You’re decking your halls and jingling your bells. We want to make sure your holidays are merry and bright and often that means making a list and checking it twice to make sure you reduce potential hazards in your home and the homes you visit. Here’s our revised guide on safety tips for the holidays.
Mistletoe and Holly are beautiful but also toxic. Pointsettas often make the list as well, but truth be told they aren’t as dangerous as the other two. Warning signs of possible plant poisoning include rashes, nausea, vomiting and diarrhea.
Bubble lights: They can be mesmerizing for a young child but they’re filled with methylene chloride. Best to view the tree from a distance, if it’s filled with these.
Alcohol: Many cocktails are colorful and pleasing to the eye and some even include ice cream and/or whipped cream. It’s not uncommon to misplace your drink as a young child and grab the one you think is yours. Have kids decorate with different stickers or markers to avoid a mix up.
Never place gift wrapping paper in your fireplace, as this can cause noxious fumes or a quickly spreading fire. Also, do not put items such as scrap lumber, vegetation or even parts of a holiday tree into your fireplace, as these can create an excessively large and hot fire that can damage your fireplace and chimney, or suddenly becomes uncontrollable.
O Christmas Tree, Oh Christmas Tree
Your branches really are so lovely, in the beginning, but then they dry out and become a fire hazard. It’s important to keep your tree fresh and nourished. And, while we’re at it, well secured in the stand. Don’t not underestimate the power of a child to accidentally knock the tree over on the way to their next adventure, especially when dryness has weakened it.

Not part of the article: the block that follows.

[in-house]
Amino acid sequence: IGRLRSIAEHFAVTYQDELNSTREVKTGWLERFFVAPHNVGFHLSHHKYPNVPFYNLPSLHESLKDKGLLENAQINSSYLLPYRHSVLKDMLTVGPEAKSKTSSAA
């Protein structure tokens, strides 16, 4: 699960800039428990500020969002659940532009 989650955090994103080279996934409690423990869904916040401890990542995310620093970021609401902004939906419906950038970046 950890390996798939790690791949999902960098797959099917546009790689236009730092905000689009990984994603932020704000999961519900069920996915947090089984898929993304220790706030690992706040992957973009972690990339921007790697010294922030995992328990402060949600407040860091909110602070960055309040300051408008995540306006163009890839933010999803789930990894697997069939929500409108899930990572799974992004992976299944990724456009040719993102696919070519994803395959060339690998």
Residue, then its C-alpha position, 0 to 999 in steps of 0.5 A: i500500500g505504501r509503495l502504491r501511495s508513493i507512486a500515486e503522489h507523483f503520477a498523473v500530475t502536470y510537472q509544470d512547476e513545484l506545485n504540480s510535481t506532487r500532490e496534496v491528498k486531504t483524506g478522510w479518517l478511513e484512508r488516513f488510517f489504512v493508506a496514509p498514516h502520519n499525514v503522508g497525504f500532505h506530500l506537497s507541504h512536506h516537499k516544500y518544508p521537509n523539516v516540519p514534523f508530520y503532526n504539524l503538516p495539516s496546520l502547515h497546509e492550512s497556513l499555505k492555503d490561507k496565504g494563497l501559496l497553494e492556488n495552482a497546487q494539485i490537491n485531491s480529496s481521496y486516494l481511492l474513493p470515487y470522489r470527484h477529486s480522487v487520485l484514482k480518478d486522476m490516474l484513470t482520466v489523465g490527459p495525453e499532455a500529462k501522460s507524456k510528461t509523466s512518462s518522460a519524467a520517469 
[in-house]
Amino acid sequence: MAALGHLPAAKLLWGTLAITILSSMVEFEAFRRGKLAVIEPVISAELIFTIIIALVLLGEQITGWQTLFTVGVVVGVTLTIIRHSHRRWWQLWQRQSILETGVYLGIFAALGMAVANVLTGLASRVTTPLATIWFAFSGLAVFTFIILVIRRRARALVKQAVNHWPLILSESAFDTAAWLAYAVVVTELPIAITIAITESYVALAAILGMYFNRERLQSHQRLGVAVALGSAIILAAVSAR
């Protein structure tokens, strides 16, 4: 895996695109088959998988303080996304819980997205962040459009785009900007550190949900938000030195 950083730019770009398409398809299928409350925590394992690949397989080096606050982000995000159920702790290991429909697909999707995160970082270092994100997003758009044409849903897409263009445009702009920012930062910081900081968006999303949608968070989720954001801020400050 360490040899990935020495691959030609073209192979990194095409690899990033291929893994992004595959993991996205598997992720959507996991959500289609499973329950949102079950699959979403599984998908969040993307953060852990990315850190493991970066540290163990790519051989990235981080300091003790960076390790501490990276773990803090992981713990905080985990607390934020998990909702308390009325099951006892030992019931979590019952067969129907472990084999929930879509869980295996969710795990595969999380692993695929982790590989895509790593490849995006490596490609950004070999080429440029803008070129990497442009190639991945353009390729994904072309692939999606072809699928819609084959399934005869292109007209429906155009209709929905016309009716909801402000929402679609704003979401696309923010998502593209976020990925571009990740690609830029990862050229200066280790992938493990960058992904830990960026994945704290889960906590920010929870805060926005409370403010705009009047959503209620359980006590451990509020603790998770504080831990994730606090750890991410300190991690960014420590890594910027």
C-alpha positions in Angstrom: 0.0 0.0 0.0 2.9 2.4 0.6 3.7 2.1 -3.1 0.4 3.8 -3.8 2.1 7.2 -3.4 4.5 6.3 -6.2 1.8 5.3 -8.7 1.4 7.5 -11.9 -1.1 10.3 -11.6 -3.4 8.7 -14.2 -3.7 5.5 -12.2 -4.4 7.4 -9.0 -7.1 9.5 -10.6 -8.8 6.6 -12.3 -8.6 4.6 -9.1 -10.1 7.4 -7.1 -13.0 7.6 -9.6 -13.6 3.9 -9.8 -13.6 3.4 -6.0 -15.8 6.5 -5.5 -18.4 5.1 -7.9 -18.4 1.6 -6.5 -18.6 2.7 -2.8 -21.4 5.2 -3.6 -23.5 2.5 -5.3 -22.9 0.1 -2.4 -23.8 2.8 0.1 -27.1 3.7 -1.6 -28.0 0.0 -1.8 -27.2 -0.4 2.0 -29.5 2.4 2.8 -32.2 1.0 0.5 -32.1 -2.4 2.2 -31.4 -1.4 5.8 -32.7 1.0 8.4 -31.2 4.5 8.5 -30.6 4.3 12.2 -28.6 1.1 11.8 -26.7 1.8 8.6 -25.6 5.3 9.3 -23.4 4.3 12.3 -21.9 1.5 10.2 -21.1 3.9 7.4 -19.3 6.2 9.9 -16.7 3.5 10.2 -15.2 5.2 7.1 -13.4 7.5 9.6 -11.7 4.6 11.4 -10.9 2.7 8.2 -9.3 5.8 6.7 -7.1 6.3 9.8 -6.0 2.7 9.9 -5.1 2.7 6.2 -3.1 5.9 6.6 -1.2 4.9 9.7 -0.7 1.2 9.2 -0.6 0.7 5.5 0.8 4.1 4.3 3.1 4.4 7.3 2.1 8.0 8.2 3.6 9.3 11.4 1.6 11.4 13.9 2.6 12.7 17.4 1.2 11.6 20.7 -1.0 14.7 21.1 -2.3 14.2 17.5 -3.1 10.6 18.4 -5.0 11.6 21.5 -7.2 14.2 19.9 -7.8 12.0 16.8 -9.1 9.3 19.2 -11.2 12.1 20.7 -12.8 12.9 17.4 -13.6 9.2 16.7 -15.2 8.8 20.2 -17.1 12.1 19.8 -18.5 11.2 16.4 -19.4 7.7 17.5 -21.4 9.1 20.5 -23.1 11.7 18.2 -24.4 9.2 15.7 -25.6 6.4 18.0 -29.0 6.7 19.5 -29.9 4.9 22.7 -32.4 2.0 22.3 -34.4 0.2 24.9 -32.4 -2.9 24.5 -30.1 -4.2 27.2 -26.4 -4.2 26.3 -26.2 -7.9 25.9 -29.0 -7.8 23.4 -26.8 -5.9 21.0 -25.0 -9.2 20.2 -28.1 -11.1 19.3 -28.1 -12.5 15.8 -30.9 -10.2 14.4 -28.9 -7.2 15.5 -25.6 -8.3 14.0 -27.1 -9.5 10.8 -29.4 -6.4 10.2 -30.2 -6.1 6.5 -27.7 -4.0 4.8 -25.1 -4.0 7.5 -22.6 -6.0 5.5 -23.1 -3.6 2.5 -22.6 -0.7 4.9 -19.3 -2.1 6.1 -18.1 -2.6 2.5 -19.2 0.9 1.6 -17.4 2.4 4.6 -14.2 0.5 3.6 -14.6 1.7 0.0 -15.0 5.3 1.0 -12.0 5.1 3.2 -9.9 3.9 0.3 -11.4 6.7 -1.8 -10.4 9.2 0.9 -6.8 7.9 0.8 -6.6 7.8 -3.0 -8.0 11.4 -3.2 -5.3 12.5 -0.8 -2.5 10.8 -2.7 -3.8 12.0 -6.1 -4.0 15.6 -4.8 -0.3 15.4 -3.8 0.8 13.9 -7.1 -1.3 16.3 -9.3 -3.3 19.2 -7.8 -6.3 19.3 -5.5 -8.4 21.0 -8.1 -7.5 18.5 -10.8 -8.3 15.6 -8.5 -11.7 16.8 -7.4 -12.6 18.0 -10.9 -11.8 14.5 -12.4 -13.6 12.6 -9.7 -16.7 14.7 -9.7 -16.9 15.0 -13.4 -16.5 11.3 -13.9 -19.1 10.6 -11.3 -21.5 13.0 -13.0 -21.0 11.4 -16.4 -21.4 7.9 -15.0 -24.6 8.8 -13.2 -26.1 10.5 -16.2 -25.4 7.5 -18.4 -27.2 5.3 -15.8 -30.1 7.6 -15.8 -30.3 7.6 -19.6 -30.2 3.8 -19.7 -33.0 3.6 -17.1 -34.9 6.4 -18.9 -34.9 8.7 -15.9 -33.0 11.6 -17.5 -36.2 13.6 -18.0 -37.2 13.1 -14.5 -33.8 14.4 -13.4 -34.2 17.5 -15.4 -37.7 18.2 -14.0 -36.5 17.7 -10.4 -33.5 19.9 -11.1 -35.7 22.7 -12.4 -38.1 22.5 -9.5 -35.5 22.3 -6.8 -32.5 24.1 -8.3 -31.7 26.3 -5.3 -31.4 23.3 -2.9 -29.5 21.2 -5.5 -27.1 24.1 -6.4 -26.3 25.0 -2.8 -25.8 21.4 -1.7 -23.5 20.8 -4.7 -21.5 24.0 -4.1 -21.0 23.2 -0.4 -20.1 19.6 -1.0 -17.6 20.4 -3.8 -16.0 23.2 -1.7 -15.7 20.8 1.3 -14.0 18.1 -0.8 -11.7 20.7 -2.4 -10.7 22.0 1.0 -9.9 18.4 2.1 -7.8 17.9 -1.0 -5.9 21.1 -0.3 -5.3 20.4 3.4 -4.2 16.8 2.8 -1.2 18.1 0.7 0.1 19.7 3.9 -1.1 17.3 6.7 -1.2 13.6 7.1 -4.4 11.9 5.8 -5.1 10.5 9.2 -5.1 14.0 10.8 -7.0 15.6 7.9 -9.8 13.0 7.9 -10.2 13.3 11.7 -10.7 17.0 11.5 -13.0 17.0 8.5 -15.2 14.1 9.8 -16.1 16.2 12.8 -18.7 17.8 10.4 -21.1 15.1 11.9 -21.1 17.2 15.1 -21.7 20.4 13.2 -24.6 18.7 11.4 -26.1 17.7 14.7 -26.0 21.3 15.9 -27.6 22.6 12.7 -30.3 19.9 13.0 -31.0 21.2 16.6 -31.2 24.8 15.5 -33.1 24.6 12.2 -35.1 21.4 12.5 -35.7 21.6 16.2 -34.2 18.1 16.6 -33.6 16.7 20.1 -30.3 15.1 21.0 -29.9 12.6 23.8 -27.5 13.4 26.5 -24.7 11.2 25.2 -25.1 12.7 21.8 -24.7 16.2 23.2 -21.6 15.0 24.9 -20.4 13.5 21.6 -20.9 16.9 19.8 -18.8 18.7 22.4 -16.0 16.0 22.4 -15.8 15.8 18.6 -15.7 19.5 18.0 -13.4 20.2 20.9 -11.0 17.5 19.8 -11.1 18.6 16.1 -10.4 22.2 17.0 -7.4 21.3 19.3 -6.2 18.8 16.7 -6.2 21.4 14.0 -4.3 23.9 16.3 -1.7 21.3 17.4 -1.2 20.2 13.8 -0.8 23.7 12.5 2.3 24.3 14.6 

The ornaments tell a story all their own. Unfortunately many a pediatrician will tell you a story or two about a toddler that bit into an ornament. It only takes a second. Even if you don’t have toddlers anymore, but have some on your guest list, it’s a great idea to make sure lower ornaments are kid-friendly.
Be sure your holiday tree is mounted on a sturdy base so children, elderly persons or family pets cannot pull it over on themselves. And of course, place your holiday tree in water or wet sand to keep it from drying out and becoming a fire hazard.
Such tradition and beauty, a celebration of light, but they can not be left unattended, not only because of the fire factor, but the hot wax as well.
Ribbons and tinsel and bows oh my! Again, eye catching and yet oh, so hazardous, not only to your kids but to your pets as well. Be on the watch for plastic parts that secure the toy to the box and for packing peanuts that can be mistaken for a treat.
There is so much beauty in the Holidays to be enjoyed, but it’s wise to make sure all is calm and all is safe. If you’d like more information on how you can keep your home safe and warm for the holidays (yes, it’s time to winterize!), contact us today. We’re happy to help.article sources include KidsHealth.org, Home Wizard, and Parenting.com